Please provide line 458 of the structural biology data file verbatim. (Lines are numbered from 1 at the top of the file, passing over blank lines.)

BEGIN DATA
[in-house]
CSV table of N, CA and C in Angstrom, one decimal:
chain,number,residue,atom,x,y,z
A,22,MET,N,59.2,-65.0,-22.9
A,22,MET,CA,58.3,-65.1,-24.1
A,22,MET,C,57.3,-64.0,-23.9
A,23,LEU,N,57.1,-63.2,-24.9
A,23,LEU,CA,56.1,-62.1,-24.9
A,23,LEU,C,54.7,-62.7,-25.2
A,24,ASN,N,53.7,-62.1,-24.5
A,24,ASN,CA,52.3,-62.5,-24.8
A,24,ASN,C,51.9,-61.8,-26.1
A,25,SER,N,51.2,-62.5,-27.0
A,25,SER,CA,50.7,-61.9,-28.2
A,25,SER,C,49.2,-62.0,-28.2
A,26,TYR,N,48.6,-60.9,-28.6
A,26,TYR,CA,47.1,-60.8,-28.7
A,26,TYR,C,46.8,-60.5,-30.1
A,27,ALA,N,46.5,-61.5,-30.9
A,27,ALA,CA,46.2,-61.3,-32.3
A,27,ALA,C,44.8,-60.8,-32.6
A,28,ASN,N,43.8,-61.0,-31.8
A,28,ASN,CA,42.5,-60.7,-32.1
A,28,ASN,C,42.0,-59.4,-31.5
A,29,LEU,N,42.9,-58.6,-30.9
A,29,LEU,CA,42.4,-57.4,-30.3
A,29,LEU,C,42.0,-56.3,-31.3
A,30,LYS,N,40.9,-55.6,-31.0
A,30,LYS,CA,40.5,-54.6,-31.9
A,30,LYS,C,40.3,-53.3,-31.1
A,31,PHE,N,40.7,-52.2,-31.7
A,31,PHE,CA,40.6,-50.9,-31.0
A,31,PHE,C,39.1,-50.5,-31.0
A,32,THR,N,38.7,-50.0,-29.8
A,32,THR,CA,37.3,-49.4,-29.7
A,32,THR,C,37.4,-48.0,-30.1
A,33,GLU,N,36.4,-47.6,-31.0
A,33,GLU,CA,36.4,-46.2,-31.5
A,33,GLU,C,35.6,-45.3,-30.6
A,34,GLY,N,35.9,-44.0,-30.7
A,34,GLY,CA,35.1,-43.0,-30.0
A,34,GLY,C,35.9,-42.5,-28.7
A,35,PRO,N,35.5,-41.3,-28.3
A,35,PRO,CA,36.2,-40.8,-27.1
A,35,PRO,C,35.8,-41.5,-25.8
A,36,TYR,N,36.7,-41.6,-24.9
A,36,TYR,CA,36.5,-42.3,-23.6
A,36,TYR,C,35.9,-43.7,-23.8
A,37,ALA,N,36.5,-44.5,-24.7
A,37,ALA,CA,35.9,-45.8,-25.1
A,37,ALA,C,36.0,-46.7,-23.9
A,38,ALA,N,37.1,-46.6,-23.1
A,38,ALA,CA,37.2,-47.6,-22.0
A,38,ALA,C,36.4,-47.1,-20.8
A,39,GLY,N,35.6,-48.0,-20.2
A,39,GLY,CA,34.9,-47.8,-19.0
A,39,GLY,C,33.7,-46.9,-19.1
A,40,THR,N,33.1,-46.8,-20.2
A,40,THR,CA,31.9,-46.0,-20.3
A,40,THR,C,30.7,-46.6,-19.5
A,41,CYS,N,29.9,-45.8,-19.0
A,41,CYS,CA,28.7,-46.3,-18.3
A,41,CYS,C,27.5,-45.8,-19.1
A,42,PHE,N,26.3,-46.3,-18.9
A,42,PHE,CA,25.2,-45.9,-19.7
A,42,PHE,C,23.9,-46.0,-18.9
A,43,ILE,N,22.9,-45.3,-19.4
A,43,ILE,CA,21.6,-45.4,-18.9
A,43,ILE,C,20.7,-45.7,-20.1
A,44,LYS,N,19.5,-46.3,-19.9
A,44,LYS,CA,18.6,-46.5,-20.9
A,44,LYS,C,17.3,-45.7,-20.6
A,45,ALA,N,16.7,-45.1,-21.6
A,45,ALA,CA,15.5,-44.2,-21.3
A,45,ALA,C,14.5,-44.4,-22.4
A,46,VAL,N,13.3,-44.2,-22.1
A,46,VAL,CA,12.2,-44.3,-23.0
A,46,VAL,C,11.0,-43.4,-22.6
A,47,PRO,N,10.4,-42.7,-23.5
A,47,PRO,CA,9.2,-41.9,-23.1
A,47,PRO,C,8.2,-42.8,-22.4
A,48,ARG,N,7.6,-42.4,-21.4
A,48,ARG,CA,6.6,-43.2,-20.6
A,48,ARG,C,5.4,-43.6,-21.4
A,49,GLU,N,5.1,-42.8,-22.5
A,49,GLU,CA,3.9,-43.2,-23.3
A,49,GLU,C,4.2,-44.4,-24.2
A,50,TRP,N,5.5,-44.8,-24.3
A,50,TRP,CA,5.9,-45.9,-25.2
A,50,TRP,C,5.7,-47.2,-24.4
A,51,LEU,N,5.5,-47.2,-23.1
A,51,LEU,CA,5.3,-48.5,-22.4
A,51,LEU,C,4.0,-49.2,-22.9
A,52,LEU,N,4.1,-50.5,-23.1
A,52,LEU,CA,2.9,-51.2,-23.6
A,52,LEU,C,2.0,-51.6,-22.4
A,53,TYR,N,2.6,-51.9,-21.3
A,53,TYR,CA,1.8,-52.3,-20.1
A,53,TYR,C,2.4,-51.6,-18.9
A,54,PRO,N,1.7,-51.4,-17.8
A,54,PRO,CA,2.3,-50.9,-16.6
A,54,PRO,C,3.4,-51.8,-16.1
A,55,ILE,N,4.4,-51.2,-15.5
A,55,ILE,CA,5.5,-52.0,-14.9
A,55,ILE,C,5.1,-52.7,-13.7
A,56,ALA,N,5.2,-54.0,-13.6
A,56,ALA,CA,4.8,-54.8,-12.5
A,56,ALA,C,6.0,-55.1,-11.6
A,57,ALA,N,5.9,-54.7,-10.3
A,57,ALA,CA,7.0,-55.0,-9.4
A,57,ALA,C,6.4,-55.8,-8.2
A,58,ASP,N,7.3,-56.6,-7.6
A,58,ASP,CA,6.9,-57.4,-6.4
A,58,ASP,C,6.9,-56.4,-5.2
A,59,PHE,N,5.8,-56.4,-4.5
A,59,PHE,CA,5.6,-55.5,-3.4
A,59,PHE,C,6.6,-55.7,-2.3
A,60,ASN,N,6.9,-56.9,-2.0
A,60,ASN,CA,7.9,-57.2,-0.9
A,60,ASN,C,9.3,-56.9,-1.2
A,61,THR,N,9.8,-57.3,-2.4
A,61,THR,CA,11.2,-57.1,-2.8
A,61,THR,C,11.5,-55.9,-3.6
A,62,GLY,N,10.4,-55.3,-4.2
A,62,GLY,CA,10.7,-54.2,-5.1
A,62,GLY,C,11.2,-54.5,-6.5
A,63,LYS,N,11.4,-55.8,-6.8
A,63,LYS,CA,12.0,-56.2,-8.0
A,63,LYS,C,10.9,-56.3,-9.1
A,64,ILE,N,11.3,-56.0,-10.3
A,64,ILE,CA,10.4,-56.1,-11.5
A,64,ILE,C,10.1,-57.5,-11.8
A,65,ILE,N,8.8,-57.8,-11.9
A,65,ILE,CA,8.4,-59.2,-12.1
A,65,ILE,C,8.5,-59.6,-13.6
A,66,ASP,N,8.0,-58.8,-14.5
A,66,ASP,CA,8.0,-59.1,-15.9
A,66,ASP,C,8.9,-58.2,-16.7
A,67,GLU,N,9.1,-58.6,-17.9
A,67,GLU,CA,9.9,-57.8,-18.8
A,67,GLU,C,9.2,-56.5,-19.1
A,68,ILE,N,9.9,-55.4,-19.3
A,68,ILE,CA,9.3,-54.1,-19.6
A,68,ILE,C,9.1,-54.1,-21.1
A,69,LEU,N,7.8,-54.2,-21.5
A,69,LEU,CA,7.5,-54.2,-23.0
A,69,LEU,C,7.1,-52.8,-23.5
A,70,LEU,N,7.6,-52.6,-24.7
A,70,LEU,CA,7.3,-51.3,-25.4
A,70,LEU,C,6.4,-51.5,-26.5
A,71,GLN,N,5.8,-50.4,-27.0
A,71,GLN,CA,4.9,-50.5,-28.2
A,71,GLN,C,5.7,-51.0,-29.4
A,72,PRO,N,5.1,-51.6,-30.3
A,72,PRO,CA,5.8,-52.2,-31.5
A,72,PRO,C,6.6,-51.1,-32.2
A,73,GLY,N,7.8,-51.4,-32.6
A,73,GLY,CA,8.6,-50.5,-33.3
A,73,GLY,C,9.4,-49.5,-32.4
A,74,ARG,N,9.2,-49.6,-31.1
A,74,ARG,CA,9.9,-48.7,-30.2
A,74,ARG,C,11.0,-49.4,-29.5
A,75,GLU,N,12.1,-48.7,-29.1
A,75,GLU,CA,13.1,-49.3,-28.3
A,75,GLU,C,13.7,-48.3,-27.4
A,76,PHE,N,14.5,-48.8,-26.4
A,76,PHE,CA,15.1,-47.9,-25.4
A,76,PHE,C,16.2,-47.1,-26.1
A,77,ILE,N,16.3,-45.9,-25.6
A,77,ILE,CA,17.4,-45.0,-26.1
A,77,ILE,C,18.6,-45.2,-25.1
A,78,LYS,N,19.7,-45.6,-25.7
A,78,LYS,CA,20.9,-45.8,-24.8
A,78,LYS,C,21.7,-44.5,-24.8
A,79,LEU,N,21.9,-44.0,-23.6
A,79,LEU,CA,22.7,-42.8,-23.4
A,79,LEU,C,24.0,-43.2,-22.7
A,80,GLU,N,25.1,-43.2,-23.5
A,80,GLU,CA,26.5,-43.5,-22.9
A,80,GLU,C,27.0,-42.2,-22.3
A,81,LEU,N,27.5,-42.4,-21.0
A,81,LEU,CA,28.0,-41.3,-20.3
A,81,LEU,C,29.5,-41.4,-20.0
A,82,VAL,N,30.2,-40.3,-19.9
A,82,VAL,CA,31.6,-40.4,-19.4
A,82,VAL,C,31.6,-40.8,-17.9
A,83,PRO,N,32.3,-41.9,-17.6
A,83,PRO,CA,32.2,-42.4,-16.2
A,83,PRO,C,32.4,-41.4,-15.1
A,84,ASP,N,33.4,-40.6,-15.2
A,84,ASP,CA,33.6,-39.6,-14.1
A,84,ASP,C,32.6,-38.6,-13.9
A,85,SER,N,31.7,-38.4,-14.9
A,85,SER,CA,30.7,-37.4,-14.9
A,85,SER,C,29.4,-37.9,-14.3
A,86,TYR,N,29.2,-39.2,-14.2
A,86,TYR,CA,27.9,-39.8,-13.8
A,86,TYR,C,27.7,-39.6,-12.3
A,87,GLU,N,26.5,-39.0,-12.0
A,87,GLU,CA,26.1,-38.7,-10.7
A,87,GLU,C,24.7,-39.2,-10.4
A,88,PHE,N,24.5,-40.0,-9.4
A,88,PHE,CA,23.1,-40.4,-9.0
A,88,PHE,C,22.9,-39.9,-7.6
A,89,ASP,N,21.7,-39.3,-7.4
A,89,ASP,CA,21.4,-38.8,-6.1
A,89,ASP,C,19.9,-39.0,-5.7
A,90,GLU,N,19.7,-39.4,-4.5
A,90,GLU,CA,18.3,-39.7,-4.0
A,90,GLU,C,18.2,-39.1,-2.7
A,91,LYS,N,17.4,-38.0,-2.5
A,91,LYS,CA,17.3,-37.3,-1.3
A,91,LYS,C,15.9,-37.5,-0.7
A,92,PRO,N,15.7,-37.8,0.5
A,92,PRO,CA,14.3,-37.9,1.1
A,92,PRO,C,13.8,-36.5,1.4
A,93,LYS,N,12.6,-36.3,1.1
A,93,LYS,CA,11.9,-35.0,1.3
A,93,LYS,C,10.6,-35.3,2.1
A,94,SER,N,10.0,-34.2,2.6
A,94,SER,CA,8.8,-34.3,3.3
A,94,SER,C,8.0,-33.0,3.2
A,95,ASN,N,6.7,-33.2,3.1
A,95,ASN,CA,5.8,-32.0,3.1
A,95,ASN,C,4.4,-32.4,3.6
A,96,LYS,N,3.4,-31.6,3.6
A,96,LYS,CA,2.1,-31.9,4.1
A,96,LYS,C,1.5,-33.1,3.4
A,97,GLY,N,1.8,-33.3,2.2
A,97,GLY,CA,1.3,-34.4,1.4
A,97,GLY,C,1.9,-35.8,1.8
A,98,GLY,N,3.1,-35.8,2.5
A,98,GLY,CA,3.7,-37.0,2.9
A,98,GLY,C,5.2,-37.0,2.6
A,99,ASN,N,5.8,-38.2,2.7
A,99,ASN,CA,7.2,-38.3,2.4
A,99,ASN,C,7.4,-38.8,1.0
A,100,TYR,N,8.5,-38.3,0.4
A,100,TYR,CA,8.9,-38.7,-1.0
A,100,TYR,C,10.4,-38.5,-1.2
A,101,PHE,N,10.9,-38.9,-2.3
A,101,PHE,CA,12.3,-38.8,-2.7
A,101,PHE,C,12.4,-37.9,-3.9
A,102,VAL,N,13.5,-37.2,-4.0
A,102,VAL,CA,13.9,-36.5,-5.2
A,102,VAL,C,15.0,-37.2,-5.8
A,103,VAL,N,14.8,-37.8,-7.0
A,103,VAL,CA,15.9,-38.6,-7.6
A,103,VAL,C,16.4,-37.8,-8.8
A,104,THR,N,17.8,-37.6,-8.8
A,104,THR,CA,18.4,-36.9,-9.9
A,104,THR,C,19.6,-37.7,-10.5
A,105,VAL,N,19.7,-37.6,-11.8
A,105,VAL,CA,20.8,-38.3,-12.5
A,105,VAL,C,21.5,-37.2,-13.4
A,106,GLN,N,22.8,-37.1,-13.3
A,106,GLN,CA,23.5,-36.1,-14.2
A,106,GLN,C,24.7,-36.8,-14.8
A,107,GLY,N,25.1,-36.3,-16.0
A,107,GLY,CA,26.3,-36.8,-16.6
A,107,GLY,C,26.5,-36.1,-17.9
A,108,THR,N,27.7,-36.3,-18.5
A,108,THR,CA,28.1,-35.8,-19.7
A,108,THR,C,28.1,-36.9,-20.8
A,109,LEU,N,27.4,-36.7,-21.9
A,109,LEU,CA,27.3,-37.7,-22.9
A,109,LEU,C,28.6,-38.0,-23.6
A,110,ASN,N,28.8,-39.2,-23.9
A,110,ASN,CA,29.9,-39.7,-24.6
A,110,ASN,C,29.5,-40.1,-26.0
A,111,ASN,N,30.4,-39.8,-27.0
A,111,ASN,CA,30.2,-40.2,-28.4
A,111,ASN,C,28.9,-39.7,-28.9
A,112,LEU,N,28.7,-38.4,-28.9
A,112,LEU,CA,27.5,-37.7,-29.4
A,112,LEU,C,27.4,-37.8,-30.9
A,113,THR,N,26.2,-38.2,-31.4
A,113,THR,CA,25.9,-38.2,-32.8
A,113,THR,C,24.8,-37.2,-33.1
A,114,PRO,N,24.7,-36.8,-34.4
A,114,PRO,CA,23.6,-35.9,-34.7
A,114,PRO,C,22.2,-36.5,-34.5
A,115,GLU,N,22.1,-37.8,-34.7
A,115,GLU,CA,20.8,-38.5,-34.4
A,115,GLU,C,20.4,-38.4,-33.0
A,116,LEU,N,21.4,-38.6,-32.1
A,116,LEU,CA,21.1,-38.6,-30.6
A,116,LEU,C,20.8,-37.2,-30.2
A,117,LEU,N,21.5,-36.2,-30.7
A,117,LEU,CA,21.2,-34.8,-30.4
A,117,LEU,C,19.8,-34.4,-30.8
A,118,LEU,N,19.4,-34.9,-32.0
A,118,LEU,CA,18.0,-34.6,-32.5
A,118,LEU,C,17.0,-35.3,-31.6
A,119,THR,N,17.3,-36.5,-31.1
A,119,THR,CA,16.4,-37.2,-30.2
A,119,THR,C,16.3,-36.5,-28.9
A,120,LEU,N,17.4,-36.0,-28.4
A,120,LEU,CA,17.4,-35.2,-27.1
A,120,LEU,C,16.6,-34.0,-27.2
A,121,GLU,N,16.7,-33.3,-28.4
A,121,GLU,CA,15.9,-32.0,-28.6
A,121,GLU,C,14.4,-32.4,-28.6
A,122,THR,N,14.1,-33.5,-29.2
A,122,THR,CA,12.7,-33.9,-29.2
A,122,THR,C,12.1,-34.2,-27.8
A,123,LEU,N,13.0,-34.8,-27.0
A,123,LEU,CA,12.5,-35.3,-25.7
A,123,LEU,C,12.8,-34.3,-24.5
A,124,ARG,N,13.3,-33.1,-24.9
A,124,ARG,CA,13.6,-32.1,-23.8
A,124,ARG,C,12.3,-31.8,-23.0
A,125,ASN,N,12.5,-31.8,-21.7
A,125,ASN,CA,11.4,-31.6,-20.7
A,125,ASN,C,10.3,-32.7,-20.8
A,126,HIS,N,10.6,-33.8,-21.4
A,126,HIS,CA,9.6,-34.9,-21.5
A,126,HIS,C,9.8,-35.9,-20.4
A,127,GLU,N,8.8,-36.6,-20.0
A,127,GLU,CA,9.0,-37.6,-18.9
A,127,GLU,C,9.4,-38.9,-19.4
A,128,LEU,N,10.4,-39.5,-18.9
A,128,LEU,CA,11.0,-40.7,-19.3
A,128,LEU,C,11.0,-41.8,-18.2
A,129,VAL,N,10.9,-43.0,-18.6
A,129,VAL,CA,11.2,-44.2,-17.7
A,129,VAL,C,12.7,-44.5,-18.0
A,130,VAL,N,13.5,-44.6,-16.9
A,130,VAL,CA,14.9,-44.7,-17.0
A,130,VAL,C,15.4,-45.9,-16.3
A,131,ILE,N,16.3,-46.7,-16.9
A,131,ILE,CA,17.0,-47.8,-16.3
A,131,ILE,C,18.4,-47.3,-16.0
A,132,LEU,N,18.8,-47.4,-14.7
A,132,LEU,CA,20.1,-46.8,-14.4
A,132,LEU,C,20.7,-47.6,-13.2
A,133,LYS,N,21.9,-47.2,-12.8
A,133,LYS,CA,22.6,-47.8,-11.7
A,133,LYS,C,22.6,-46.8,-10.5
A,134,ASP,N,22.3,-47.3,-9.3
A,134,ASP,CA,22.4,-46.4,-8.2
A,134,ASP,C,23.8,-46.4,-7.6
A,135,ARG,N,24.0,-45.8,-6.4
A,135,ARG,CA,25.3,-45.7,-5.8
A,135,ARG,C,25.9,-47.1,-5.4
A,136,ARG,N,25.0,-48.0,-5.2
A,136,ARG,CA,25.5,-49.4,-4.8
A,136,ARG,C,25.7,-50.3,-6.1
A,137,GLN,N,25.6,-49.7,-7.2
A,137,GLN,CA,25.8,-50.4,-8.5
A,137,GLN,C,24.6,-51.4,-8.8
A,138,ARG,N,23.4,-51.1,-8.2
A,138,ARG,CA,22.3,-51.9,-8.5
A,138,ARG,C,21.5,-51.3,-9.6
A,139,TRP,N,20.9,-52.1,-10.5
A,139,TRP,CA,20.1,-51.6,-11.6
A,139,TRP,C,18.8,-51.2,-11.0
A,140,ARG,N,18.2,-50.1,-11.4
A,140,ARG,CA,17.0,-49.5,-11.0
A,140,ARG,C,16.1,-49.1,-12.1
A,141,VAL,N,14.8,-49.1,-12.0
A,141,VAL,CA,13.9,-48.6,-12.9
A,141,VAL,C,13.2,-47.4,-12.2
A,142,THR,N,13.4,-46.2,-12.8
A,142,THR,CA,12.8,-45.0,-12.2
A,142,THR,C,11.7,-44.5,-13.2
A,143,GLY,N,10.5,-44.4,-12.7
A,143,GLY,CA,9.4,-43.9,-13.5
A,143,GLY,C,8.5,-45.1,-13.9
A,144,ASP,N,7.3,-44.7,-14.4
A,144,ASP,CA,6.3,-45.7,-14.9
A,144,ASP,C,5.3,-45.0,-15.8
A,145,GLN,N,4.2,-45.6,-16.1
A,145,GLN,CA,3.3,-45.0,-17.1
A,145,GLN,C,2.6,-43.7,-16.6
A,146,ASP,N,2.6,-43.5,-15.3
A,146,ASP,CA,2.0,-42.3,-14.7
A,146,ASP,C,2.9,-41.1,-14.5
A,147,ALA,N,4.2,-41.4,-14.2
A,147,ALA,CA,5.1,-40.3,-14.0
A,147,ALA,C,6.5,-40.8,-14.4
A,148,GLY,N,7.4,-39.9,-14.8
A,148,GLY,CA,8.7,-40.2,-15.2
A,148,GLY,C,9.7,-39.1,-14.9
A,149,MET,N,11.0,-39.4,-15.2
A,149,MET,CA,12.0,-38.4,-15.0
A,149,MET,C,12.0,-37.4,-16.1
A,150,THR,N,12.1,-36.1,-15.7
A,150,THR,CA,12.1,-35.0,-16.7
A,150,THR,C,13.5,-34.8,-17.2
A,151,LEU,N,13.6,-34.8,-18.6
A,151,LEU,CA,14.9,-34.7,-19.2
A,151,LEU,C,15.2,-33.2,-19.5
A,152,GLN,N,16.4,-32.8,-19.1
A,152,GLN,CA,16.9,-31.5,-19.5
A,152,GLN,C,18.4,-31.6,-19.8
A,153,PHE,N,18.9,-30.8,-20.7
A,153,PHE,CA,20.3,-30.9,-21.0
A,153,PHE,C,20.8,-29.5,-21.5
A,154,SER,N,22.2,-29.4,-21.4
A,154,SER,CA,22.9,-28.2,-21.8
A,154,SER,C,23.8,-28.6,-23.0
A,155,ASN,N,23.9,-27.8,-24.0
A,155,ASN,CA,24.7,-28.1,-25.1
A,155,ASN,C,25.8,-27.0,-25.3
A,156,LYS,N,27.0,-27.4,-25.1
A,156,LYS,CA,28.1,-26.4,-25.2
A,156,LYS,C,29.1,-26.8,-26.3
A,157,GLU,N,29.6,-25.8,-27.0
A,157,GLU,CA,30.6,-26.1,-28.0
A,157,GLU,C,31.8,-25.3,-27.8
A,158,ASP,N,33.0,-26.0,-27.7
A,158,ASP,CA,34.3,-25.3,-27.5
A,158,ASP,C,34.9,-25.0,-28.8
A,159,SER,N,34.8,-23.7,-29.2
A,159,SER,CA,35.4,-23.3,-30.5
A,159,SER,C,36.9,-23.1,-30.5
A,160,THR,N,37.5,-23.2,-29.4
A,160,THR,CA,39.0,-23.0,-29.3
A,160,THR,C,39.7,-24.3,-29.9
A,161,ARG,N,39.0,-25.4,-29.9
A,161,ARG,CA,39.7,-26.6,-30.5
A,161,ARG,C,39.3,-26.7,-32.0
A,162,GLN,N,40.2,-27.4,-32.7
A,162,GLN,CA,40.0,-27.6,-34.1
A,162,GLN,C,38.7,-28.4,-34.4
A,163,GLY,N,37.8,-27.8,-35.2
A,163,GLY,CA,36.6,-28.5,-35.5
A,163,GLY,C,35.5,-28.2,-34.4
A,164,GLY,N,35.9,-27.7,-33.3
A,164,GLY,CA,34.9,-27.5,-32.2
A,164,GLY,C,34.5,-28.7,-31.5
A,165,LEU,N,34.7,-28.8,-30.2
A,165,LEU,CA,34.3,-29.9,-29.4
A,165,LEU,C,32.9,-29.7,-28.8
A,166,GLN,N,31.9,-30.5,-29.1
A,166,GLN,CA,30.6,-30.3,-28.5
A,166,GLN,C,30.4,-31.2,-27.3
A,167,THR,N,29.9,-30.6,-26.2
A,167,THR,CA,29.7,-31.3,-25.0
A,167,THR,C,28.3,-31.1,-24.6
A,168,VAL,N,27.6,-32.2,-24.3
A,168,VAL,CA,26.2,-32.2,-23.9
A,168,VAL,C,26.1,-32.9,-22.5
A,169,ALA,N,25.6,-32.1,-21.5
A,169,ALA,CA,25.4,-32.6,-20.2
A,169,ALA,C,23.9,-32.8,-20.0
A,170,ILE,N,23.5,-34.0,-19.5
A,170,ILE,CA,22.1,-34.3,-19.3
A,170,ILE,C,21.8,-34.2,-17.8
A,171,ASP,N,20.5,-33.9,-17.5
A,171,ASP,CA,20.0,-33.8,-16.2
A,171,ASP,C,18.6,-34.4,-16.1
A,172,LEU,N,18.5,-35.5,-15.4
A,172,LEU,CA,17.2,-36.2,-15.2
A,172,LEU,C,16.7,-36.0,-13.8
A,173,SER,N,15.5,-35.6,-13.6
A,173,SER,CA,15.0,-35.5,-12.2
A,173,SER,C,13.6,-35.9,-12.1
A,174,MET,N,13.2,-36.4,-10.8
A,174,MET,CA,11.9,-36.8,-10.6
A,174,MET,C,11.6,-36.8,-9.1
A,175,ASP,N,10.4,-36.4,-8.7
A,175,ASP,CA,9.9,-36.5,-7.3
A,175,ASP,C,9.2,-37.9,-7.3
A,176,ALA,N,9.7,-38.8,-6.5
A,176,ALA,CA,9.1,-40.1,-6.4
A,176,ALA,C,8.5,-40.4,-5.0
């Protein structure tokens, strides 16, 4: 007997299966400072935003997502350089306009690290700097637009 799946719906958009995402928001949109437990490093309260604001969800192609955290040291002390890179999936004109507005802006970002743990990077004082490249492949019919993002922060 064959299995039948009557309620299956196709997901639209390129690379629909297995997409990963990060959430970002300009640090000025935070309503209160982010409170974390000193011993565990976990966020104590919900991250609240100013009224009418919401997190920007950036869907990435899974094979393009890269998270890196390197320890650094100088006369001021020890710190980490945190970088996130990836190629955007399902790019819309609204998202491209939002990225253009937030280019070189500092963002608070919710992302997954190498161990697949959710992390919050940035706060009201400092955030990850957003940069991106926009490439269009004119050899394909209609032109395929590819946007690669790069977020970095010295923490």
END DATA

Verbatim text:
A,173,SER,CA,15.0,-35.5,-12.2